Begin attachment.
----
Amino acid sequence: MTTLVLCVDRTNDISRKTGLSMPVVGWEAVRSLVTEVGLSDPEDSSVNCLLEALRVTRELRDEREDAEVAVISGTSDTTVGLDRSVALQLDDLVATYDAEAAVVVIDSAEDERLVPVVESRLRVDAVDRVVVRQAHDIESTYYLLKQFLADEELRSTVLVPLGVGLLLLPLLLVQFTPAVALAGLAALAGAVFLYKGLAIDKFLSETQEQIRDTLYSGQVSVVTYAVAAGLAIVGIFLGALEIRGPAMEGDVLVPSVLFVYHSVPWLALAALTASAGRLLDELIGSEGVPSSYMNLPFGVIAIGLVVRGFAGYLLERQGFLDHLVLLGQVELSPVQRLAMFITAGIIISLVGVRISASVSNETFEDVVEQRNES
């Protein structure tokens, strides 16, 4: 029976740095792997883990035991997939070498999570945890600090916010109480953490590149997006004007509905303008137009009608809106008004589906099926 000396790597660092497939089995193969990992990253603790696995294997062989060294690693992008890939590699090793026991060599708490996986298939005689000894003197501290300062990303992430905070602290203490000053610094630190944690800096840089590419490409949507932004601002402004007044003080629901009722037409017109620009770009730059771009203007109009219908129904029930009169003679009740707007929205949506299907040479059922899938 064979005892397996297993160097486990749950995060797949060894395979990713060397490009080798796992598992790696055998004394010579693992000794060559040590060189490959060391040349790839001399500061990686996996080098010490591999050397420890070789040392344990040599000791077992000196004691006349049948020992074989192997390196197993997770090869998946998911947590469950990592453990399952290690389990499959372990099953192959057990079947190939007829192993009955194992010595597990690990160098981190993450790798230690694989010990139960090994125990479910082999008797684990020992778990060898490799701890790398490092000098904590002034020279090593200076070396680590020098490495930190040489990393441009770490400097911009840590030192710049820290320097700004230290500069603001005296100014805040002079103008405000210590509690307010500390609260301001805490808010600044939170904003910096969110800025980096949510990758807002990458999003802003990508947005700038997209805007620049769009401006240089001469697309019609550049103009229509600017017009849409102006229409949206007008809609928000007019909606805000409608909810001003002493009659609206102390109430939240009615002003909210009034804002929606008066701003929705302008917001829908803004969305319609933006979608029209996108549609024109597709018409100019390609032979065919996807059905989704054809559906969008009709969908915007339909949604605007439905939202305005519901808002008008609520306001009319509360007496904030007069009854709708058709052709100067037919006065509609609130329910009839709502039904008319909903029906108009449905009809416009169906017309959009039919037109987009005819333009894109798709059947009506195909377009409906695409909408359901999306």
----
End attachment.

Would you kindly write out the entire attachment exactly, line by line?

Amino acid sequence: MTTLVLCVDRTNDISRKTGLSMPVVGWEAVRSLVTEVGLSDPEDSSVNCLLEALRVTRELRDEREDAEVAVISGTSDTTVGLDRSVALQLDDLVATYDAEAAVVVIDSAEDERLVPVVESRLRVDAVDRVVVRQAHDIESTYYLLKQFLADEELRSTVLVPLGVGLLLLPLLLVQFTPAVALAGLAALAGAVFLYKGLAIDKFLSETQEQIRDTLYSGQVSVVTYAVAAGLAIVGIFLGALEIRGPAMEGDVLVPSVLFVYHSVPWLALAALTASAGRLLDELIGSEGVPSSYMNLPFGVIAIGLVVRGFAGYLLERQGFLDHLVLLGQVELSPVQRLAMFITAGIIISLVGVRISASVSNETFEDVVEQRNES
């Protein structure tokens, strides 16, 4: 029976740095792997883990035991997939070498999570945890600090916010109480953490590149997006004007509905303008137009009608809106008004589906099926 000396790597660092497939089995193969990992990253603790696995294997062989060294690693992008890939590699090793026991060599708490996986298939005689000894003197501290300062990303992430905070602290203490000053610094630190944690800096840089590419490409949507932004601002402004007044003080629901009722037409017109620009770009730059771009203007109009219908129904029930009169003679009740707007929205949506299907040479059922899938 064979005892397996297993160097486990749950995060797949060894395979990713060397490009080798796992598992790696055998004394010579693992000794060559040590060189490959060391040349790839001399500061990686996996080098010490591999050397420890070789040392344990040599000791077992000196004691006349049948020992074989192997390196197993997770090869998946998911947590469950990592453990399952290690389990499959372990099953192959057990079947190939007829192993009955194992010595597990690990160098981190993450790798230690694989010990139960090994125990479910082999008797684990020992778990060898490799701890790398490092000098904590002034020279090593200076070396680590020098490495930190040489990393441009770490400097911009840590030192710049820290320097700004230290500069603001005296100014805040002079103008405000210590509690307010500390609260301001805490808010600044939170904003910096969110800025980096949510990758807002990458999003802003990508947005700038997209805007620049769009401006240089001469697309019609550049103009229509600017017009849409102006229409949206007008809609928000007019909606805000409608909810001003002493009659609206102390109430939240009615002003909210009034804002929606008066701003929705302008917001829908803004969305319609933006979608029209996108549609024109597709018409100019390609032979065919996807059905989704054809559906969008009709969908915007339909949604605007439905939202305005519901808002008008609520306001009319509360007496904030007069009854709708058709052709100067037919006065509609609130329910009839709502039904008319909903029906108009449905009809416009169906017309959009039919037109987009005819333009894109798709059947009506195909377009409906695409909408359901999306």